Operation Dragoon: The Allied Liberation of the South of France: 1944
“an overlooked but important part of the Allies 1944 campaign to defeat Nazi Germany and this well-written and engaging volume should help it emerge from the shadow of the more heavily studied invasion and breakout from Normandy.”
Operation Dragoon, the Allied invasion of Southern France, has largely been overshadowed by the myriad histories of Operation Overlord and the Normandy breakout. However, Allied commanders, particularly General Eisenhower, considered these landings to be an important component of the Allied plans to liberate Europe and defeat Nazi Germany. Not only would the landings allow the Allies to capture the key Mediterranean ports of Marseille and Toulon, they would provide the potential to trap and destroy the German 19th Army in southern and western France.
In this absorbing new look at the mostly forgotten amphibious landing of American and French troops in the French Riviera, Cross provides a fresh perspective on this operation, providing a behind the scenes look at the intense political struggles waged by Americans, British, and French commanders over the strategic wisdom and practical logistics of conducting the operation.
Winston Churchill was heavily opposed to the plans for an invasion of Southern France, stubbornly clinging to his vision of a soft European underbelly and desiring to insert Allied troops into the Balkans to meet the advancing Red Army as far east as possible. Because of his viewpoint and other British objections, the assault and subsequent actions to liberate Southern France were carried out almost exclusively by American and French troops. In the end, General Eisenhower, the Supreme Allied Commander, had to personally demand a landing take place to break the political logjam with Churchill.
Because of all the political machinations, the invasion planning seemed very hurried and improvised, and the author does a great job of explaining how the American commanders, particularly Alexander Patch and Lucian Truscott, worked with their French counterpart Jean de Lattre de Tassigny to not only pull together the troops, vehicles, and supplies, but more importantly the required shipping, with many vessels hurriedly sent to the Mediterranean after participating in the Normandy landings. The Allies even managed to scrape together a polyglot of airborne units and transport aircraft to accomplish vital missions to support the landings.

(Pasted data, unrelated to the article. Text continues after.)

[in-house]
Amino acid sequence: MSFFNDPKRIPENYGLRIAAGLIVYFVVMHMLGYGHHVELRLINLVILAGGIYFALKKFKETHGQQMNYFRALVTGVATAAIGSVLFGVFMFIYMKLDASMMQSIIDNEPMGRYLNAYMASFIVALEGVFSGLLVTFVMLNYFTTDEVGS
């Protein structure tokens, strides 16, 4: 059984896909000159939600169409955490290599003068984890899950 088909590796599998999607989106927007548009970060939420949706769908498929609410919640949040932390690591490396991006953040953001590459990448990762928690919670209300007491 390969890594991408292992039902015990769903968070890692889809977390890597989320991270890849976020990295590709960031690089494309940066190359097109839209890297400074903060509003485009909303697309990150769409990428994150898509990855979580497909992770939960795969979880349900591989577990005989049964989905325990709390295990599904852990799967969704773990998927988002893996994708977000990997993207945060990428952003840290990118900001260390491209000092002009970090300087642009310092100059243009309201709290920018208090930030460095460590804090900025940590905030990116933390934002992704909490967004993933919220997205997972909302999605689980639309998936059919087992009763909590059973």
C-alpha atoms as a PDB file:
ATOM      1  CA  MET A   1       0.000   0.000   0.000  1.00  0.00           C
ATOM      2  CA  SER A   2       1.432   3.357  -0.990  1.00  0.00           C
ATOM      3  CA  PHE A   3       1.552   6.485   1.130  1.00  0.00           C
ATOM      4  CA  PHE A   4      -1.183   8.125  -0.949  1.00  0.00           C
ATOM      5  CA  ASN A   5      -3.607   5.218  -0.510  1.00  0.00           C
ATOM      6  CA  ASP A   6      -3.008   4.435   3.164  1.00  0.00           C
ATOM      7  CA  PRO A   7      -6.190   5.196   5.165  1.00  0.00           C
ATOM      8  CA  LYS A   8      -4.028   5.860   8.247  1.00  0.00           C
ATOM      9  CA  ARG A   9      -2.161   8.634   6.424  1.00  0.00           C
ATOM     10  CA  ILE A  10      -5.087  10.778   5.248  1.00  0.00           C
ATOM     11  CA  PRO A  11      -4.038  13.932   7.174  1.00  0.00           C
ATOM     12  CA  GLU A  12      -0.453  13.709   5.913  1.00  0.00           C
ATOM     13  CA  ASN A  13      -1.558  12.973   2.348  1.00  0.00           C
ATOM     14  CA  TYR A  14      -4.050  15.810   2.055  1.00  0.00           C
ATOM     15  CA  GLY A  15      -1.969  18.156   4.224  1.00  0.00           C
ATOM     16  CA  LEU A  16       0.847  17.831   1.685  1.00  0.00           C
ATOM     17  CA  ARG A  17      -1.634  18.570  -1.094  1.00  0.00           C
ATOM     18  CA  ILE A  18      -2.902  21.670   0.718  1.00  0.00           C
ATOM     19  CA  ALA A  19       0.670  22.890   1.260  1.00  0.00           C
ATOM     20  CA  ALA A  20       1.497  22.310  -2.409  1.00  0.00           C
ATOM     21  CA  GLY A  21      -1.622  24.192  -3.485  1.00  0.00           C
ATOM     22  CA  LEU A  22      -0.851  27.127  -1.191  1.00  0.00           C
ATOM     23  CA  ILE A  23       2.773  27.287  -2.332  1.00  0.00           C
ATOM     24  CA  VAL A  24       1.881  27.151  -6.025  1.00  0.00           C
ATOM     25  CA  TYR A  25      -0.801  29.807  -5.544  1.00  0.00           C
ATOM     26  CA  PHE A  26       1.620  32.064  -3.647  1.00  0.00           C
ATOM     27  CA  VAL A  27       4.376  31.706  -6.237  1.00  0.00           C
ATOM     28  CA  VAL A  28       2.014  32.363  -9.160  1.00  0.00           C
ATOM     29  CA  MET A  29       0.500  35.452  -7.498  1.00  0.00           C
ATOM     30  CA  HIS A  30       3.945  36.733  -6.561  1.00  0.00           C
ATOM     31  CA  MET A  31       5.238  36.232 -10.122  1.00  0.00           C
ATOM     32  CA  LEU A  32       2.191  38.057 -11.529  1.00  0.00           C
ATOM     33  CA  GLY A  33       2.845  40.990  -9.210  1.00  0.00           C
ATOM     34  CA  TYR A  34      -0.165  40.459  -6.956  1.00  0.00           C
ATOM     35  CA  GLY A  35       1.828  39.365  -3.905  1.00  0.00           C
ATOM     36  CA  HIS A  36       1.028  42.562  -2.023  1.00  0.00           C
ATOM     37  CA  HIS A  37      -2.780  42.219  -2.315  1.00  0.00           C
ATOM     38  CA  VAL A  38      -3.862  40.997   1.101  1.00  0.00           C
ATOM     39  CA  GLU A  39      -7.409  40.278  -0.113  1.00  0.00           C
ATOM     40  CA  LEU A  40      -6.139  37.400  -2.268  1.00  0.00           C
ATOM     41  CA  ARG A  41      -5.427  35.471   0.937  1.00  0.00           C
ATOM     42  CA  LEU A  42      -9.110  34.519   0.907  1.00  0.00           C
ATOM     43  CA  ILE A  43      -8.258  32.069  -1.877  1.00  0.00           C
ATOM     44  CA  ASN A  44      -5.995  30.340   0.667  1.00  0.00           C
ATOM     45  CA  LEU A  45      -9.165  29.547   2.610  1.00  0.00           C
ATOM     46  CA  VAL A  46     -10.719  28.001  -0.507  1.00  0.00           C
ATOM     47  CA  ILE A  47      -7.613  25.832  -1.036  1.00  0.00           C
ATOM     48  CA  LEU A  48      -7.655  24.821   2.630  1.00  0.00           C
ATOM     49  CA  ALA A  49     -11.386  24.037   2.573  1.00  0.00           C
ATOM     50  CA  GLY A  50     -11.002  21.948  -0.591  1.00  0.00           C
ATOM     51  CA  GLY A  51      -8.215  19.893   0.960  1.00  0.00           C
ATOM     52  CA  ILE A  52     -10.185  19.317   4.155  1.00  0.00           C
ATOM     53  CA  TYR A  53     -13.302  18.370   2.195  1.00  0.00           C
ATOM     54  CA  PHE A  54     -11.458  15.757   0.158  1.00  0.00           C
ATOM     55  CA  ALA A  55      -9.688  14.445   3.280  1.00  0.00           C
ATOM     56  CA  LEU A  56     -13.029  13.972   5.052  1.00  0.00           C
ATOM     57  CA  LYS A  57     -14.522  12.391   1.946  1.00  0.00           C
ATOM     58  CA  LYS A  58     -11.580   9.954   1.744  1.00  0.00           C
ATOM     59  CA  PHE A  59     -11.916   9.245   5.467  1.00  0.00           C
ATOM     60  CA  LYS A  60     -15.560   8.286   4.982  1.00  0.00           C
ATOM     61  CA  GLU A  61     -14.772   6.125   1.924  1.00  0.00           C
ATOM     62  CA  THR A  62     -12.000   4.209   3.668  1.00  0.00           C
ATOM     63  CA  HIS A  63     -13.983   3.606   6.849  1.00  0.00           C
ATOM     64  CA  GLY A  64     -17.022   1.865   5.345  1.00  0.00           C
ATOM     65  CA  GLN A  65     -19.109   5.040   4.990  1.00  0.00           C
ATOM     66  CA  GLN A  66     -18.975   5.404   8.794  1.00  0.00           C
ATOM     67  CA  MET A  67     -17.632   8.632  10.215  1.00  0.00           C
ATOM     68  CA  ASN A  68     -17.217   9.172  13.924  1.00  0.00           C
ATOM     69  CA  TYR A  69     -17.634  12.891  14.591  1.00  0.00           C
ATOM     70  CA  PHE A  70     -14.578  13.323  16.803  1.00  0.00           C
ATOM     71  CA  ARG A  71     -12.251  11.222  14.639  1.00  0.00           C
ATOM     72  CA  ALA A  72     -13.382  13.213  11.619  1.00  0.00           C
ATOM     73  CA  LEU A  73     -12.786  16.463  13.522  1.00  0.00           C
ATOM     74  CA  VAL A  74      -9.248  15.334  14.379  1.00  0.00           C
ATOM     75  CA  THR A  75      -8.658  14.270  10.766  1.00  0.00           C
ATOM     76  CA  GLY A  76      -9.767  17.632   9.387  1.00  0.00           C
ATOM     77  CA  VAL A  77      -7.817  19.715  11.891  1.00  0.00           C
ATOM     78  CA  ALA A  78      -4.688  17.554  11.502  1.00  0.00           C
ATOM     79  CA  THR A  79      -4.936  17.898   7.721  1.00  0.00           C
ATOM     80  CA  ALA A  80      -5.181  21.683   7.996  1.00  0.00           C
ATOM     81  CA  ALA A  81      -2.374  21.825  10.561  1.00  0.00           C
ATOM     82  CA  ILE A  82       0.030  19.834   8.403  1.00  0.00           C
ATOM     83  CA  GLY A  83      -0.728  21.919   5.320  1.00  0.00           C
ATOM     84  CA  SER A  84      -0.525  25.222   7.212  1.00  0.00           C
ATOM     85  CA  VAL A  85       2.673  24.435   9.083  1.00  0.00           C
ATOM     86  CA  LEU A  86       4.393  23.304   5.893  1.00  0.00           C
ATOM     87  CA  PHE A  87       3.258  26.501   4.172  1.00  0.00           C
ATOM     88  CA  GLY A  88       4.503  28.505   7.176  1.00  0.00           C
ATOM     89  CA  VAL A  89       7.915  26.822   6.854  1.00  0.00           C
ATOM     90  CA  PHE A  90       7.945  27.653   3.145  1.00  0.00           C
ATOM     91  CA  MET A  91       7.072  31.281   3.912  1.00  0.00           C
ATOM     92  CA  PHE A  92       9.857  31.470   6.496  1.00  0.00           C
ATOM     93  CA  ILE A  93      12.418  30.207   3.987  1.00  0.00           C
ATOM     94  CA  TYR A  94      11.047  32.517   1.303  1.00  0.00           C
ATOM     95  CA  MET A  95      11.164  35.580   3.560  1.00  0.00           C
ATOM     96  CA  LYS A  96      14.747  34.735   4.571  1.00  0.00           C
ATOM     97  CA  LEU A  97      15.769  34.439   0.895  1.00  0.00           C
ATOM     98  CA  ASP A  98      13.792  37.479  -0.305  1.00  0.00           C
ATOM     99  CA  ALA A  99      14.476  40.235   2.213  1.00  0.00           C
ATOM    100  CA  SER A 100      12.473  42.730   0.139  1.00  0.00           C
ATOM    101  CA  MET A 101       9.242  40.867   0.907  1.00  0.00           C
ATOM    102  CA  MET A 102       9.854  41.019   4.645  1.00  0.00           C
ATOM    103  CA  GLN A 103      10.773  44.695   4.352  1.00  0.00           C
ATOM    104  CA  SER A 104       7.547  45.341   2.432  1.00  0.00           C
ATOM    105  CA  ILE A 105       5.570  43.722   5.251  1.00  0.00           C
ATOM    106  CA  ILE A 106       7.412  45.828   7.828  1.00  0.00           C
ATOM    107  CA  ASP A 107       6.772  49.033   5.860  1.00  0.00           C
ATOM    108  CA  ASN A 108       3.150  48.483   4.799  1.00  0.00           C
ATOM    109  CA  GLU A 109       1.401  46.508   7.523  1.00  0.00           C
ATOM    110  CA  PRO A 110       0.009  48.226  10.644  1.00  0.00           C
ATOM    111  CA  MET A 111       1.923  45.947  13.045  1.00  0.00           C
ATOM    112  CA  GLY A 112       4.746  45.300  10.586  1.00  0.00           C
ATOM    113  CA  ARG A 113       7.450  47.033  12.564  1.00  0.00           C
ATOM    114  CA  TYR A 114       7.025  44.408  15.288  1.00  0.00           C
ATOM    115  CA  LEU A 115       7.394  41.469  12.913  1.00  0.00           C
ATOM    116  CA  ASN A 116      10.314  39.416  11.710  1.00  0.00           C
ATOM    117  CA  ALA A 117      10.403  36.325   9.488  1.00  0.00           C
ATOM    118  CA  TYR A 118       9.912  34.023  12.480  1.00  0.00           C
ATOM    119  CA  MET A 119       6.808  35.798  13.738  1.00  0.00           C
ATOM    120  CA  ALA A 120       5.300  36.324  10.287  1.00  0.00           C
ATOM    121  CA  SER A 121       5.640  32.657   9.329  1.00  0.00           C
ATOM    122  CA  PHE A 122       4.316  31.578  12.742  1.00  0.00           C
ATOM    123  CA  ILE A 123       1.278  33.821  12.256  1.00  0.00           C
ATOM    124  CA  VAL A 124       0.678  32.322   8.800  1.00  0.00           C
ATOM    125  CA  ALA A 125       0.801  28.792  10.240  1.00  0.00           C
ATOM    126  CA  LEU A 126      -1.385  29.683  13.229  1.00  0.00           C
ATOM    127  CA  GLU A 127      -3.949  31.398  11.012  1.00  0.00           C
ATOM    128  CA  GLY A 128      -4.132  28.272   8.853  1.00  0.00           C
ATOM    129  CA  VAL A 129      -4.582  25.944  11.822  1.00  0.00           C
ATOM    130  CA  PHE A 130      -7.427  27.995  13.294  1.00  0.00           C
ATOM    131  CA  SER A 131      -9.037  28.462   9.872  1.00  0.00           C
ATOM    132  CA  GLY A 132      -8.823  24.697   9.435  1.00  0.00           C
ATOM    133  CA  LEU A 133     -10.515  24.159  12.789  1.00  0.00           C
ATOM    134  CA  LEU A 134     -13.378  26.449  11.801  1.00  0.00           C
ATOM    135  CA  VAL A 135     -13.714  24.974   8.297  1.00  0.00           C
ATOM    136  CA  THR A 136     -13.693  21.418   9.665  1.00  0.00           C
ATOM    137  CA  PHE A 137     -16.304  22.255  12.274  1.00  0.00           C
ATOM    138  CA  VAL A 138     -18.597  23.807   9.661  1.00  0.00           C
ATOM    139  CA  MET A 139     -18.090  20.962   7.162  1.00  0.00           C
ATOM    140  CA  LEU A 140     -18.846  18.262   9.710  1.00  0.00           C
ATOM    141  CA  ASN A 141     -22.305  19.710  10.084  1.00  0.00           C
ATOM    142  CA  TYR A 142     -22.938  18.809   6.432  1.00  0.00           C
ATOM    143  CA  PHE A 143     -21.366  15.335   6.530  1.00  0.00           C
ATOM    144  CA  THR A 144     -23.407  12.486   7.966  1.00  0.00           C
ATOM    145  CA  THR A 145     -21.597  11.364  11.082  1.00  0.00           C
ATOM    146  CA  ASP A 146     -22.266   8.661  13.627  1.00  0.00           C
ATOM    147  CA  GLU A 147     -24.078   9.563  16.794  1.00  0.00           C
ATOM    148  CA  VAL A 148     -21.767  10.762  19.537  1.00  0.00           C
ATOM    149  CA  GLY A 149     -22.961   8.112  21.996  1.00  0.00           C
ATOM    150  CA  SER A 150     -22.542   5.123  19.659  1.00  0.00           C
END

One significant difference between the Normandy and Riviera landings that has not been well chronicled was the significant contribution of the French underground, now well organized as the French Forces of the Interior (FFI). The support of the invasion by French paramilitary forces supplied by Allied air drops has never been fully told.
By the time of the Allied landings, large portions of the southern French countryside were under their de facto control as German forces, reduced by the transfer of many units to the Normandy front, confined themselves to the larger towns and cities. FFI units were critical in several important missions, particularly preventing the Germans from completely destroying the port and harbor facilities of Marseille.
However, the less than enthusiastic support from the Allied high command meant the invading forces did not have nearly the troops or material available that had been provided for Overlord and as the troops moved off the beaches, the shortages of men and vehicles provided significant challenges to meeting the ambitious objectives of the Allied commanders. Although the German army suffered significant losses during their retreat up the Rhone Valley toward the German frontier, like their counterparts in Normandy thousands of German troops escaped Allied encirclement efforts to make their way into the Vosges Mountains during the fall of 1944 to stabilize the front.
The narrative ends shortly after the linkup of the American Seventh and Third Armies to establish a solid Allied front from the English Channel to the Swiss frontier. The battle narrative, especially the bitter fighting around Montelimar as the German 19th Army tried to escape encirclement showed the combat was every bit as intense as the hedgerow fighting in Normandy.
The invasion and campaign to liberate Southern France stands as an overlooked but important part of the Allies 1944 campaign to defeat Nazi Germany and this well-written and engaging volume should help it emerge from the shadow of the more heavily studied invasion and breakout from Normandy.